On the other hand, you have to admit he does tend to take trips to crazytown on a disturbingly frequent basis, whether he is declaring his intent to return us to the gold standard, or taking a firm stance against the Civil War a hundred and forty years after the fact.

So this may lead one to wonder, who is Ron Paul? Who are we really dealing with?

Luckily, Paul has been politically active for decades, and in fact has published his own political newsletters — Ron Paul’s Freedom ReportRon Paul Political Report,The Ron Paul Survival Report, etc. — since 1978. And we are fortunate that James Kirchick of the New Republic has recently unearthed many issues of Paul’s newsletters via excursions to the University of Kansas and the Wisconsin Historical Society.

Kirchick points out that Paul’s newsletters have few bylines and it is difficult to know who wrote what within them over the years. On the other hand, they all carried Paul’s name front and center, “some of the earlier newsletters are signed by him”, “many of the unbylined newsletters were written in the first person, implying that Paul was the author”, “the articles seem designed to create the impression that they were written by him”, and he made money from all of them.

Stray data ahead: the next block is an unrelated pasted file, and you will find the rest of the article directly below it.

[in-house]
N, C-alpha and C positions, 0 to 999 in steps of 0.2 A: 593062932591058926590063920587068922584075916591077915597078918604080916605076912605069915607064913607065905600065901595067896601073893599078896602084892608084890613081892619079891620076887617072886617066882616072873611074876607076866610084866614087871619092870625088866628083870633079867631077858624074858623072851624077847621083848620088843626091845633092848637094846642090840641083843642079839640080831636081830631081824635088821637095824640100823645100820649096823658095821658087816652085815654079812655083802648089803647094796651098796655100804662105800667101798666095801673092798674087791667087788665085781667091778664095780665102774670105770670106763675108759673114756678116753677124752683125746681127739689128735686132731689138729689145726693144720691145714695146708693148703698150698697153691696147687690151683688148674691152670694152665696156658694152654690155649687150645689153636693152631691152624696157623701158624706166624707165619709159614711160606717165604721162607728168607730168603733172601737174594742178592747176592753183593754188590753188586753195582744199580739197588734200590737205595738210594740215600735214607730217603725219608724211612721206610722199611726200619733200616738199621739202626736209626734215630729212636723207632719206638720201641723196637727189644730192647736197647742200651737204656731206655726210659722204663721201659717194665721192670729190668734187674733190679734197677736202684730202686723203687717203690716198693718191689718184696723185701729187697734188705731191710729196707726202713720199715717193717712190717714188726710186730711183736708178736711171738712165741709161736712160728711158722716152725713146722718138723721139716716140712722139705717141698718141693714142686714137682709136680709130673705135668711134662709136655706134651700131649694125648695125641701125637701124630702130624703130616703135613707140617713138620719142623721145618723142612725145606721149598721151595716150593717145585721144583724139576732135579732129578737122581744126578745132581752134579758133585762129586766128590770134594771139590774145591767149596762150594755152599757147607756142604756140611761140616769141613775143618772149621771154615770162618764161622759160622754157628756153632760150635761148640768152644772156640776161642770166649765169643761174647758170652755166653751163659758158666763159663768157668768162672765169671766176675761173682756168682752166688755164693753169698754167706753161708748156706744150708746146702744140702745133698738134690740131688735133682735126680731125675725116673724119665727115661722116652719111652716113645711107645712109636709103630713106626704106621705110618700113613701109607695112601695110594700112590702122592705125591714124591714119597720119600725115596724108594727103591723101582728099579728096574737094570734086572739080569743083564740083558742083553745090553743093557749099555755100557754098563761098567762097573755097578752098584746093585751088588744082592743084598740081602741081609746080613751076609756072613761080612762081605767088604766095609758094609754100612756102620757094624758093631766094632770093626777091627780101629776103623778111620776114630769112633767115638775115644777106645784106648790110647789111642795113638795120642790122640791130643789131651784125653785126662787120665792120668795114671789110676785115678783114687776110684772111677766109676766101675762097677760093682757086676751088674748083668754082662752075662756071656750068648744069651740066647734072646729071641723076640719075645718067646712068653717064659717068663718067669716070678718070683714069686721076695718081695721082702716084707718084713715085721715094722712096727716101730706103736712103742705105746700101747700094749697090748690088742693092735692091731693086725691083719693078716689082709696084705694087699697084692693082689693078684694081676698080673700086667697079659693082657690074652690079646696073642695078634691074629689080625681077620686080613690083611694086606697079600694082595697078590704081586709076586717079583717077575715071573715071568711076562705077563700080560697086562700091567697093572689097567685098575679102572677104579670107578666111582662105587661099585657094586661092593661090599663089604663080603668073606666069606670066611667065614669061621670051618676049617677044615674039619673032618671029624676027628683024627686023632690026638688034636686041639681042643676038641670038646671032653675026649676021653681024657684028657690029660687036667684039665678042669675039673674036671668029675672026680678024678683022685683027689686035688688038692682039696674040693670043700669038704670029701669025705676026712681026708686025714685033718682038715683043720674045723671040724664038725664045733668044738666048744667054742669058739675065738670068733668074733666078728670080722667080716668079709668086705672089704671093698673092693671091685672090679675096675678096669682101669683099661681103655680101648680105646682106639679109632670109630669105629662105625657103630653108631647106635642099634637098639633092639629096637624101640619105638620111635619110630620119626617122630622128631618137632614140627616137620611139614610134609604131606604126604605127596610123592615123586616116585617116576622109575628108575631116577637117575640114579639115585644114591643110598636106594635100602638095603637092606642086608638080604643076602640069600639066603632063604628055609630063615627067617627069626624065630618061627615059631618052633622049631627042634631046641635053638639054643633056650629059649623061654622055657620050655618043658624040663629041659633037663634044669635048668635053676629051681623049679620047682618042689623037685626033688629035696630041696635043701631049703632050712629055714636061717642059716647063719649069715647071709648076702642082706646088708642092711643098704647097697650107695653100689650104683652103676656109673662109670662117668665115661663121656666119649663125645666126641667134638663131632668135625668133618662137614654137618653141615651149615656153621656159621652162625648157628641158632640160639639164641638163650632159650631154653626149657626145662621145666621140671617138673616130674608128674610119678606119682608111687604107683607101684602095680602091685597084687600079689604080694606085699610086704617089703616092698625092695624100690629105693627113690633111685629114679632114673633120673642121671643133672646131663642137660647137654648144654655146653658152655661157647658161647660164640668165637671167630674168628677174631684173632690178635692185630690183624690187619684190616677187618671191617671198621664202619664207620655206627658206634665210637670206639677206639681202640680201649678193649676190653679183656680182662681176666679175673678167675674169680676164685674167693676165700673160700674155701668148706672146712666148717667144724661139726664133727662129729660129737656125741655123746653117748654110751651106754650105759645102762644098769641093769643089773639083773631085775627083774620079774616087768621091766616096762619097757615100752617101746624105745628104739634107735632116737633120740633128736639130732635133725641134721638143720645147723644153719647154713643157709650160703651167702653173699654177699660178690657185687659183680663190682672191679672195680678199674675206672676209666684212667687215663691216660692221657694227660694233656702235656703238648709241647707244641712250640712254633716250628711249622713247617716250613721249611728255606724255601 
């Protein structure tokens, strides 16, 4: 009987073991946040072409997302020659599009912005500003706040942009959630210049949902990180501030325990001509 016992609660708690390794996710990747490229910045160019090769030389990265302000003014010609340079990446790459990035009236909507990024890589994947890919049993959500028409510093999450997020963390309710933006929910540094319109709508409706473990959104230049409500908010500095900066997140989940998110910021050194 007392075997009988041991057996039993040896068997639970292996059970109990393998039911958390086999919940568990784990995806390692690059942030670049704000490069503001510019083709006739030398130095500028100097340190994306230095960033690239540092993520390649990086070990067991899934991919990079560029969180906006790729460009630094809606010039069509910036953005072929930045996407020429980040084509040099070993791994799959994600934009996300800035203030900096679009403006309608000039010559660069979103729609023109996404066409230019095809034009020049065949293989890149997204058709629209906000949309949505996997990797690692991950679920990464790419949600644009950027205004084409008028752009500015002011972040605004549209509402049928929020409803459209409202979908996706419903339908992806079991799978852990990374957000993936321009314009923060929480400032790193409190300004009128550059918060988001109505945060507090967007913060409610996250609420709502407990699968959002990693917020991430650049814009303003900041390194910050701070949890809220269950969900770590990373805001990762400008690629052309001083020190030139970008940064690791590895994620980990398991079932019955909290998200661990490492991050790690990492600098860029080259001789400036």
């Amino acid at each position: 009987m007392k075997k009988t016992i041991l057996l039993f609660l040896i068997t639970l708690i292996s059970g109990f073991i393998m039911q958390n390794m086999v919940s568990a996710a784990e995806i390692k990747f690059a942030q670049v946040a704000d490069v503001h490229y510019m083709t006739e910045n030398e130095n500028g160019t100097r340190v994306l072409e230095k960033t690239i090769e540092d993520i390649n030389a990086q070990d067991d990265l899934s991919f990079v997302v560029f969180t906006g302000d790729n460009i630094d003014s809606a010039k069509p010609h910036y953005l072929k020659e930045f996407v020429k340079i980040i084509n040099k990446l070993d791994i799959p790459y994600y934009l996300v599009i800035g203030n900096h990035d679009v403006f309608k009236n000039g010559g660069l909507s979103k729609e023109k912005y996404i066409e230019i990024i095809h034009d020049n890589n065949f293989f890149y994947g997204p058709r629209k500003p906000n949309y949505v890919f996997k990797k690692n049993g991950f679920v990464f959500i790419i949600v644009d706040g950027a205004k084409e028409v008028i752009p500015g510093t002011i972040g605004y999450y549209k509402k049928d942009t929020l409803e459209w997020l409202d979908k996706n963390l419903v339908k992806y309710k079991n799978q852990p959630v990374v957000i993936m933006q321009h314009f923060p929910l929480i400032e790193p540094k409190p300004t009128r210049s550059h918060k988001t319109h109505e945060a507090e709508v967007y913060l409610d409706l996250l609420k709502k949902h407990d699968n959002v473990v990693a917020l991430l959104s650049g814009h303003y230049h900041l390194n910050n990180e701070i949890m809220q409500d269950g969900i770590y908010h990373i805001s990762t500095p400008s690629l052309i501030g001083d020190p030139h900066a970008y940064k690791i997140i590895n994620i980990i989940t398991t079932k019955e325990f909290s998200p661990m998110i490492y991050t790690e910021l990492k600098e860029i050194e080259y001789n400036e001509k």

And so, courtesy of Kirchick and the New Republic, Ron Paul’s greatest hits:

Opinion polls consistently show only about 5% of blacks have sensible political opinions…

If you have ever been robbed by a black teen-aged male, you know how unbelievably fleet-footed they can be…